As we move into the summer months and the weather starts to warm up we start to look forward to some of the warm weather treats we love so much. In Italian culture a beloved favorite is Gelato. Served all throughout the country and in as many variations as you can fathom, gelato is a closely held tradition. One favorite summertime flavor is strawberry, known in Italian as ‘fragola’. Give this simple Gelato alla Fragola a try with our simple and fun recipe. For a thicker and creamier result we recommend using entirely heavy cream. If you’d like something on the lighter side, using yogurt in place of the cream is a great option. Of course, fresh strawberries will always offer the truest, richest flavor. That being said, you can replace fresh fruit with frozen if you need to.
What You’ll Need
- 2.2 ounces sugar
- 6 tablespoons of water
- ½ pound of fresh strawberries
- 1 ¼ cups heavy cream
2.2 ounces of powdered sugar
- In a saucepan over low heat combine the sugar and water and mix until it becomes a thick syrup. Once this occurs, turn off the heat and let it cool completely.
- Blend the strawberries using a food processor. Some people choose to use a sieve to remove the seeds from the berries, but this is optional.
- Combine the blended strawberries with the sugary syrup. Mix gently until the syrup covers all parts of the strawberry blend.
- If you have an ice cream maker this is where you should break it out! Combine all ingredients into the ice cream maker and follow the device’s instructions. If you’re making this the old fashioned way, mix the powdered sugar into the heavy cream in a medium bowl and whip it with a whisk until slightly frothy. Once whipped, combine the strawberries and the cream and mix gently together with the whisk.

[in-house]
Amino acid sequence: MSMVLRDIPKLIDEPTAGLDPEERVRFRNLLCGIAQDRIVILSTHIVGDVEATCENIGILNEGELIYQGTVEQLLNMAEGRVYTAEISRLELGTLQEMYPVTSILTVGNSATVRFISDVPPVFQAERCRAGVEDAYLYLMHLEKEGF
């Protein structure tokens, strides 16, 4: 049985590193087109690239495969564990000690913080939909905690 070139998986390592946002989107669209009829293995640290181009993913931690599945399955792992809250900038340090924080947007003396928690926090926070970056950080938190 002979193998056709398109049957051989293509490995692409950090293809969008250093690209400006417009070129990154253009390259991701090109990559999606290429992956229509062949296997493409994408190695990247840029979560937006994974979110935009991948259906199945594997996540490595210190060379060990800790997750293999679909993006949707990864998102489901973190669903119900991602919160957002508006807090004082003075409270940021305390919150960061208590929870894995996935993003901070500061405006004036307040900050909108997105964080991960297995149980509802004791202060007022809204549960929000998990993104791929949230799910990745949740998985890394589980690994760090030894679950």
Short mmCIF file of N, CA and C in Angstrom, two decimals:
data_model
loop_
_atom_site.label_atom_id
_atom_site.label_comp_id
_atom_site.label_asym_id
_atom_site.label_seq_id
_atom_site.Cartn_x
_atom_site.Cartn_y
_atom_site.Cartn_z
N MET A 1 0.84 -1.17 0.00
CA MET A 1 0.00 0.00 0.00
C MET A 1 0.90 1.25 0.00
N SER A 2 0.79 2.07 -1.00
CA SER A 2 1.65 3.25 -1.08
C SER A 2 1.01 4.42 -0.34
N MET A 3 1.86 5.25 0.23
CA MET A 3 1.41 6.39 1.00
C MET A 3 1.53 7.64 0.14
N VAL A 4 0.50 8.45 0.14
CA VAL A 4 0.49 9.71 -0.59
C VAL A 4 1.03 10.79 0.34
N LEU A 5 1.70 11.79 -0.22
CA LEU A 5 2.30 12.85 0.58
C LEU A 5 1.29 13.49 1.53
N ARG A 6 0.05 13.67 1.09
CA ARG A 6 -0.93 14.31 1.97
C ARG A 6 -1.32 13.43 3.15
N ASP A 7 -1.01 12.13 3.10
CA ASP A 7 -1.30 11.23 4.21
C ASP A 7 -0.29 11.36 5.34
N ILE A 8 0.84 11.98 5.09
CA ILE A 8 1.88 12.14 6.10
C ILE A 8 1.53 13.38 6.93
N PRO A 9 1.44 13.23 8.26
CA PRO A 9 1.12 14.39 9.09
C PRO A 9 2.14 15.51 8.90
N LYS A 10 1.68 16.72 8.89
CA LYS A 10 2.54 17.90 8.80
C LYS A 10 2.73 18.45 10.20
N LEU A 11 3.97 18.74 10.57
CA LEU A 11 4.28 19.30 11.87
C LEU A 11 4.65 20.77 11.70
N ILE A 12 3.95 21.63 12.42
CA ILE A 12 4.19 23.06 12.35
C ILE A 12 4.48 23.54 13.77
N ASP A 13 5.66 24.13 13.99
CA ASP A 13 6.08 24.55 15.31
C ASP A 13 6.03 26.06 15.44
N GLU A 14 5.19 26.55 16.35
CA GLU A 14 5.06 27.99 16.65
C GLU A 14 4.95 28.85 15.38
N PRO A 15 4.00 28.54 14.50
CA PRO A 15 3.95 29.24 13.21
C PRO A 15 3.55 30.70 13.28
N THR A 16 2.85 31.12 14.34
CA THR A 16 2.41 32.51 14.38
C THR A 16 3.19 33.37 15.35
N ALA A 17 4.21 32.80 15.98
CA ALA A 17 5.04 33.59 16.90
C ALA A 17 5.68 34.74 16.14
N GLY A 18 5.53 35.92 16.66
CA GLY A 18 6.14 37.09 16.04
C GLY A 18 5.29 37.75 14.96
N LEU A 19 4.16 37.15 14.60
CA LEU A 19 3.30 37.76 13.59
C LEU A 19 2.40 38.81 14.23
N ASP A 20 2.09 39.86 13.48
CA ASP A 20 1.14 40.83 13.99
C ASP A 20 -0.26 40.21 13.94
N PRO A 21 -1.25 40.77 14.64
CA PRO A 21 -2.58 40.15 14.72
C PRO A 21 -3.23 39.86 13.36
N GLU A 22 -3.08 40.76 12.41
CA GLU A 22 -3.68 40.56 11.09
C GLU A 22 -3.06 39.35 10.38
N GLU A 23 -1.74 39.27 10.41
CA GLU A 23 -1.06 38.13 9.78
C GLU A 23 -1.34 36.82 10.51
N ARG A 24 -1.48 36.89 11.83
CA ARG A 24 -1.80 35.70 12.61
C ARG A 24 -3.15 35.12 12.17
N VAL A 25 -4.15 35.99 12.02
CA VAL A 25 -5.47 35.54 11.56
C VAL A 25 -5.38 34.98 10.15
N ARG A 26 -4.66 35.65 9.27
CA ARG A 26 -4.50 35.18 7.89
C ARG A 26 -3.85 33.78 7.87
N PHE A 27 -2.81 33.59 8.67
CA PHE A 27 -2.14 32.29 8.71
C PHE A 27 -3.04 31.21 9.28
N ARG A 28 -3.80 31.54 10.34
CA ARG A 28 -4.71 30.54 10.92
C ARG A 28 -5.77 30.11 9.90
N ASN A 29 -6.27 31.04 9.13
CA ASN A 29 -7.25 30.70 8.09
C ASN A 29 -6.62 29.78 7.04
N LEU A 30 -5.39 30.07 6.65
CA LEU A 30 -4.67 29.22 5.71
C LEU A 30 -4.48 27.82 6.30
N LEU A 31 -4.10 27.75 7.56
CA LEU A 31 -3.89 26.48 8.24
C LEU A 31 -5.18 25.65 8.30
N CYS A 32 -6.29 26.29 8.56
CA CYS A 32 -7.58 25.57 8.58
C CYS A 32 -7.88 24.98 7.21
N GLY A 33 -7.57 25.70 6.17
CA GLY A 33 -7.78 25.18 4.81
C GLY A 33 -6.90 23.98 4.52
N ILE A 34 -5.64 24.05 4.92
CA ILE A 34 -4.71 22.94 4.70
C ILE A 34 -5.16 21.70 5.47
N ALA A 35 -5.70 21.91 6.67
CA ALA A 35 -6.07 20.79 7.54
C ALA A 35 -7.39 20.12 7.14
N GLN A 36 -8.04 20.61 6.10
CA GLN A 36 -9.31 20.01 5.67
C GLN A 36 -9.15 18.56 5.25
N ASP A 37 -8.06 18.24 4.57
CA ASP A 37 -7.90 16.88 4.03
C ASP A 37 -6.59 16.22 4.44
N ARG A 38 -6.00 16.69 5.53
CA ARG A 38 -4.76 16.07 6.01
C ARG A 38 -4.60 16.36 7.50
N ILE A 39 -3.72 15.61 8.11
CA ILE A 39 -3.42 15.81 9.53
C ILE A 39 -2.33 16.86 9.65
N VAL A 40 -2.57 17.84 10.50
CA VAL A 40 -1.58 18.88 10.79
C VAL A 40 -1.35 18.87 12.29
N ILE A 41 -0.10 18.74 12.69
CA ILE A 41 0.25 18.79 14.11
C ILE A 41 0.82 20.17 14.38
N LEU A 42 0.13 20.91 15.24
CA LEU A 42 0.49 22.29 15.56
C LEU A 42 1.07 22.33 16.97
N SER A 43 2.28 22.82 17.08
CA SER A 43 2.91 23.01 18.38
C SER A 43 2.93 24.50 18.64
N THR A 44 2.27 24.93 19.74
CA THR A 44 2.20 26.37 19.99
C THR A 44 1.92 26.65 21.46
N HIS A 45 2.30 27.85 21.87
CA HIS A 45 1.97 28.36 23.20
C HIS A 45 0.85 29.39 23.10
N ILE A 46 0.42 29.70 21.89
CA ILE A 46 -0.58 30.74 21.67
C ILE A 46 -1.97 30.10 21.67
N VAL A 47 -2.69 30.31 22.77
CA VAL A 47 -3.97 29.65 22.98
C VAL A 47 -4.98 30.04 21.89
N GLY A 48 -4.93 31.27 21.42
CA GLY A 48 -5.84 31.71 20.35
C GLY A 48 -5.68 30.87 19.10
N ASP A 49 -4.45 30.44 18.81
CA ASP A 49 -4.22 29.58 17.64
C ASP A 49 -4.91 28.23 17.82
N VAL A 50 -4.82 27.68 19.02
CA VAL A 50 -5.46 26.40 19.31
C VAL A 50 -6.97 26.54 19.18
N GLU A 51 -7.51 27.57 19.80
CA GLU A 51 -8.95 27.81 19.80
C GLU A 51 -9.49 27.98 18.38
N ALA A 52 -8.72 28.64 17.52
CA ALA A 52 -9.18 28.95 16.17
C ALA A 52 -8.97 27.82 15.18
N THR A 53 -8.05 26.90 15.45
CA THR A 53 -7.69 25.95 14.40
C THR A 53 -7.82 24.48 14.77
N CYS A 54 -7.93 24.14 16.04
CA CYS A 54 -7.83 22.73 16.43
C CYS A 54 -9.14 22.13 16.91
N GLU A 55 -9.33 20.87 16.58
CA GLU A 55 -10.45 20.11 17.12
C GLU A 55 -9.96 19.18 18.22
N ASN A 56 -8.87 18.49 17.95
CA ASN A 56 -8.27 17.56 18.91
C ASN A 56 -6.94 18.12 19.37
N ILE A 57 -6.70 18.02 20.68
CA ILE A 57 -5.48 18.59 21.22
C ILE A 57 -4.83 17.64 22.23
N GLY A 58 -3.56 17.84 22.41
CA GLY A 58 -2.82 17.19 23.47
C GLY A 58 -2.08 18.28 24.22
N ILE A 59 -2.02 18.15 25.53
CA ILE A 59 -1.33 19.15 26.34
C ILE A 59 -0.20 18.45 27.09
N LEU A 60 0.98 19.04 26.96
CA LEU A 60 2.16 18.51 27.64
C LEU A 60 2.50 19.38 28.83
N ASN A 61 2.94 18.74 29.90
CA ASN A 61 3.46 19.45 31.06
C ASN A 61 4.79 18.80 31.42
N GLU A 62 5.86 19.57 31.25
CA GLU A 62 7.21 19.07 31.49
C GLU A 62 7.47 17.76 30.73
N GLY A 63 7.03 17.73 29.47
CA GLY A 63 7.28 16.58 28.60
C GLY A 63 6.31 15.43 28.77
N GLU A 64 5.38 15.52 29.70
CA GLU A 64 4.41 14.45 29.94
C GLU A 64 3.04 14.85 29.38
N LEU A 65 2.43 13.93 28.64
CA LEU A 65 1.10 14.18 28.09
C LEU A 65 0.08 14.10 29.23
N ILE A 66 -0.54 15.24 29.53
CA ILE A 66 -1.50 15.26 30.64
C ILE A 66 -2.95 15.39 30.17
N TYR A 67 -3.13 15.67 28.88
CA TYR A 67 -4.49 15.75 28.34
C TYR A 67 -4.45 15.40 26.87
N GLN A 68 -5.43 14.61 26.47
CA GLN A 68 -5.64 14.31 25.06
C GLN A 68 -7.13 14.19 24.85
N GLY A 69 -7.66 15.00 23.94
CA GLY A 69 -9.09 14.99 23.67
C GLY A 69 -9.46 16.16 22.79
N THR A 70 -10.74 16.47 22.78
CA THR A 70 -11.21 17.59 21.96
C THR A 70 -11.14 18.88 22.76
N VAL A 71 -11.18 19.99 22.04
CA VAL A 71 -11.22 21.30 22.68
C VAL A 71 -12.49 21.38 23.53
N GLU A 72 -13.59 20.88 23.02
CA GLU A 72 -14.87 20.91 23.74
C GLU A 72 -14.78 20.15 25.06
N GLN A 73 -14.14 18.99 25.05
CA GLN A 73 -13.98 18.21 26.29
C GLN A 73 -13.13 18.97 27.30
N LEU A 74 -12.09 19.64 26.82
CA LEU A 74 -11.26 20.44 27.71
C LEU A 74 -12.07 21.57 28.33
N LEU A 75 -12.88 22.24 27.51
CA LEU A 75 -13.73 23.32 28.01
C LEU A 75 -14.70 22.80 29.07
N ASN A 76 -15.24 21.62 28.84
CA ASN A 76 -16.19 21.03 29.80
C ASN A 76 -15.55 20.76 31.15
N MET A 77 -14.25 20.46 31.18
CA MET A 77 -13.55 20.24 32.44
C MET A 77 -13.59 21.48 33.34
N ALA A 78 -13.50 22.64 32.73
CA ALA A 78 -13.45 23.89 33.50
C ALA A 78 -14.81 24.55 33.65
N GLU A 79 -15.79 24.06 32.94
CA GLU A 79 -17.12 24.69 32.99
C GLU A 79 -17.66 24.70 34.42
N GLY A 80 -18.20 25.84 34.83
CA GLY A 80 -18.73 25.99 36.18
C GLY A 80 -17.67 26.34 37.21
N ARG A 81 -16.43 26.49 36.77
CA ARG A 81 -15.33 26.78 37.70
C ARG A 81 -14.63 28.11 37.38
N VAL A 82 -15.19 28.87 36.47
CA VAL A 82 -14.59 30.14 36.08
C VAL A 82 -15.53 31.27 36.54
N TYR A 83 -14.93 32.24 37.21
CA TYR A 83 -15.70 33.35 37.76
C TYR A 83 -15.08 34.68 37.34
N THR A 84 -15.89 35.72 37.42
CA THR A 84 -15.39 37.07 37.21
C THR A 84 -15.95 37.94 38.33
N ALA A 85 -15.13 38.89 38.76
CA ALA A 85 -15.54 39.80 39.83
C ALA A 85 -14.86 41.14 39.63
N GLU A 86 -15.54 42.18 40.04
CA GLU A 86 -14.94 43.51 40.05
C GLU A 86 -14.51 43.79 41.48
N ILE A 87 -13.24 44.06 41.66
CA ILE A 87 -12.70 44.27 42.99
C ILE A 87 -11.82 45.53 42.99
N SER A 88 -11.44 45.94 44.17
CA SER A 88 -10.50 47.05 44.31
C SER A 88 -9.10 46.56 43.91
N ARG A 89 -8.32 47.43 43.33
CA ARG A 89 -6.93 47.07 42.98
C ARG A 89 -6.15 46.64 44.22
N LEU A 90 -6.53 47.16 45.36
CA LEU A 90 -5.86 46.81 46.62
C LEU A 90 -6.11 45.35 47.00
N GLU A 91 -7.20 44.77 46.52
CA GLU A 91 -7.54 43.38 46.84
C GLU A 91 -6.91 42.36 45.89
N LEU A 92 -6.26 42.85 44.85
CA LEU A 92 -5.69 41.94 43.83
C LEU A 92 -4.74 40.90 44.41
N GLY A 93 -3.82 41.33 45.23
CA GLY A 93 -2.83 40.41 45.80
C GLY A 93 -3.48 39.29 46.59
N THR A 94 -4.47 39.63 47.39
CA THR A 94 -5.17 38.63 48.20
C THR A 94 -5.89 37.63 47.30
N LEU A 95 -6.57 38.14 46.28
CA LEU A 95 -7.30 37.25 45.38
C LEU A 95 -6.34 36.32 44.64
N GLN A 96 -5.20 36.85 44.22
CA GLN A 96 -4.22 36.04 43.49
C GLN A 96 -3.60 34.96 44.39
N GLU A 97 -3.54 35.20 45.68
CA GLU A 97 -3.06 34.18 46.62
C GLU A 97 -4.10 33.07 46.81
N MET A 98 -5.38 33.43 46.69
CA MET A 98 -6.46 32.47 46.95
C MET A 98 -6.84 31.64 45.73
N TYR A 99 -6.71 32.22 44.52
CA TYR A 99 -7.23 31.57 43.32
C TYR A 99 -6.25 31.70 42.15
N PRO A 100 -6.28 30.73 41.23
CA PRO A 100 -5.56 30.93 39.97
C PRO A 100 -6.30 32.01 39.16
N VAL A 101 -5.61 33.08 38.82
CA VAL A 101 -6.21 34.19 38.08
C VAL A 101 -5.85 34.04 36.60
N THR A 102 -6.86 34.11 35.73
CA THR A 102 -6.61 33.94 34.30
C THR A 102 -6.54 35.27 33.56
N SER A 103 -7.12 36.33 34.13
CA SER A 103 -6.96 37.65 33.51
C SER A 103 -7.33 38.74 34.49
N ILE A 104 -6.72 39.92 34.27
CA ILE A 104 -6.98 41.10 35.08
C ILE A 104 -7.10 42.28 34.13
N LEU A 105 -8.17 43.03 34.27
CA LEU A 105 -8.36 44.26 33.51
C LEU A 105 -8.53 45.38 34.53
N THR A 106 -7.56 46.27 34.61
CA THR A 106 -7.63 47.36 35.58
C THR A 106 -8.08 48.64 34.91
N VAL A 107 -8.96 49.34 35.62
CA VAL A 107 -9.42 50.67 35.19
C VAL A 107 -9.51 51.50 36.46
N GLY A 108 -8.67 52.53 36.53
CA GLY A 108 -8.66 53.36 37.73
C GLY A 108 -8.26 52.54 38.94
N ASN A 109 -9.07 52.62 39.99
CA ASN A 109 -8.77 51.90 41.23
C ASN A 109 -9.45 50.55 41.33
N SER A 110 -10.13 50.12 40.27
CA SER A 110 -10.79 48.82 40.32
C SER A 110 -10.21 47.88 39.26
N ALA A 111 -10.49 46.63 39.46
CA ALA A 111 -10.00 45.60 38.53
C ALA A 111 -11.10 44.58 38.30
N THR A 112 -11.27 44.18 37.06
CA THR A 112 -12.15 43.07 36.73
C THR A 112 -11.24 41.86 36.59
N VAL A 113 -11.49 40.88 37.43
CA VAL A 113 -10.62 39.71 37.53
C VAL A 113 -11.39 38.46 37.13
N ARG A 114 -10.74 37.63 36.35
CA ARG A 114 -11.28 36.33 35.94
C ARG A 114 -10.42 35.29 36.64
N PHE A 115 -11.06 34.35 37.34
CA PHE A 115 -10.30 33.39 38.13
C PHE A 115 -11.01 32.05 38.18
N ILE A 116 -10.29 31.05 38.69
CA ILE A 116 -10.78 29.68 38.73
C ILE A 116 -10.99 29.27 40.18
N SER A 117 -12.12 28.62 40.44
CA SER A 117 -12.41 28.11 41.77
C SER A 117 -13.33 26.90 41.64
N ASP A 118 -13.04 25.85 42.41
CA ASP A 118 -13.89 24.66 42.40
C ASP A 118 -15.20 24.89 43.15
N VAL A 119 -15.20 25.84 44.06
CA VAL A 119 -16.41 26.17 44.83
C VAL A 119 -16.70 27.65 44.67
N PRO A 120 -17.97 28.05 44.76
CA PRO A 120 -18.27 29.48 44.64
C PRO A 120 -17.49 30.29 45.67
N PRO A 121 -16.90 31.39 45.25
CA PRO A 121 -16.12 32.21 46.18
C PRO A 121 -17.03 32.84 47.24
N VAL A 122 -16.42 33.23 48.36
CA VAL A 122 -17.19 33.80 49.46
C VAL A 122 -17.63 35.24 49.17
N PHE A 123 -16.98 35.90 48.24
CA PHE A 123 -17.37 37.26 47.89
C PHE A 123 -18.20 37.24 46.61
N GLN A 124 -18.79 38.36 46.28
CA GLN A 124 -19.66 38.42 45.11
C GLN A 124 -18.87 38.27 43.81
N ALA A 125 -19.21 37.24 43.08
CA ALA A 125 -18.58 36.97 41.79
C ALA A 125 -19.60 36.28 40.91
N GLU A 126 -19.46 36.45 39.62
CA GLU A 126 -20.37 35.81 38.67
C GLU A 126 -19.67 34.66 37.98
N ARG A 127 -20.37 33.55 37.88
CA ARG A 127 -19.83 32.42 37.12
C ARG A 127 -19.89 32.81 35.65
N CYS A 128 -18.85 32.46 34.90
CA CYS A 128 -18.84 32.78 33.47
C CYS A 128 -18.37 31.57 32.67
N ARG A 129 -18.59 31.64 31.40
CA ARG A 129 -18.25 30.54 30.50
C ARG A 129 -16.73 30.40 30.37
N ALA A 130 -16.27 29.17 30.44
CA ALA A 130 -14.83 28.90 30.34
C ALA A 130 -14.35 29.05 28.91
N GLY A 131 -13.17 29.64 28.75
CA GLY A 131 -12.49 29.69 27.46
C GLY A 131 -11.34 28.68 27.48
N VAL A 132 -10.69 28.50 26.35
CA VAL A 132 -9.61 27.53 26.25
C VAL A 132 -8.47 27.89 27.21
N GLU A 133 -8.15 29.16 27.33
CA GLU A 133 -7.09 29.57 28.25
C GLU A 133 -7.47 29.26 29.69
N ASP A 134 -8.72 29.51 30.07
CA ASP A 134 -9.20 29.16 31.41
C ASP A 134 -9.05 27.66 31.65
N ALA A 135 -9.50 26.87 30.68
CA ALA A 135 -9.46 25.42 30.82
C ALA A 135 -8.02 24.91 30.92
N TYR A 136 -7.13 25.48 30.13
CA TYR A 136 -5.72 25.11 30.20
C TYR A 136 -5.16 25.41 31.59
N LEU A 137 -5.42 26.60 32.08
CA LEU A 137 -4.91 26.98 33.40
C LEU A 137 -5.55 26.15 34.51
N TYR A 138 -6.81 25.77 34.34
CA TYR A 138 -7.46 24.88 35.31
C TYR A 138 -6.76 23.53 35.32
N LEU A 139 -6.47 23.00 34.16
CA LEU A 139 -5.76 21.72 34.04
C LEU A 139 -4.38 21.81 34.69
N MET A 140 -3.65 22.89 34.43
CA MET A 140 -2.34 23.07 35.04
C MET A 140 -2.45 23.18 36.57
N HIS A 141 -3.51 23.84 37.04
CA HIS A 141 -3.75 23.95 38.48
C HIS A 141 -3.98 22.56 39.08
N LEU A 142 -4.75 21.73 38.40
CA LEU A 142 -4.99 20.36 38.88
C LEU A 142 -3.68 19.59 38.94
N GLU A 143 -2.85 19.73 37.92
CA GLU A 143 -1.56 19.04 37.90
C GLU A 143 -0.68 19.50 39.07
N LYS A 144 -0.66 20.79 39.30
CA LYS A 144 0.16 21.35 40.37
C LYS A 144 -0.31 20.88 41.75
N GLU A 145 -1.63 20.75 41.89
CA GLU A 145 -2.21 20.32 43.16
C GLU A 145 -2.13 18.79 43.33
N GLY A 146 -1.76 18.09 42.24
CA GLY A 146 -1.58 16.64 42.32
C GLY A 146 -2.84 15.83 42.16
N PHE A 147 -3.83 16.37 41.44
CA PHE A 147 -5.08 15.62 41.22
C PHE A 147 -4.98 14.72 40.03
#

- Move your gelato to a freezer friendly container and allow four hours for your gelato to harden.
In addition to enjoying your fresh, strawberry gelato we thought you might enjoy a bit of history around this beloved treat. As with most things in Italian culture, the history of gelato dates back to the 1th century. Most stories tell the tale of Bernardo Buontalenti, a Florence born chef, who impressed the court of Catherine dei Medici with his brand new frozen snack. As the newly minted dessert gained popularity among Italian families it spread throughout the boot shaped country. The first chef to sell it to the public, however, was Sicilian born Francesco Procopio dei Coltelli. His small pop-up gelato shop gained him notoriety. His exquisite chef skills made his product not just the first of its kind, but likely the best of its kind. Resultingly, he was summoned to Paris where he was asked to reproduce his recipe for French society at large. His first cafe, opened in 1686 called Cafe Procope, quickly became one of the most prominent cafes among literary society. Cafe Procope is still open to this day and still serves some of the world’s best gelato!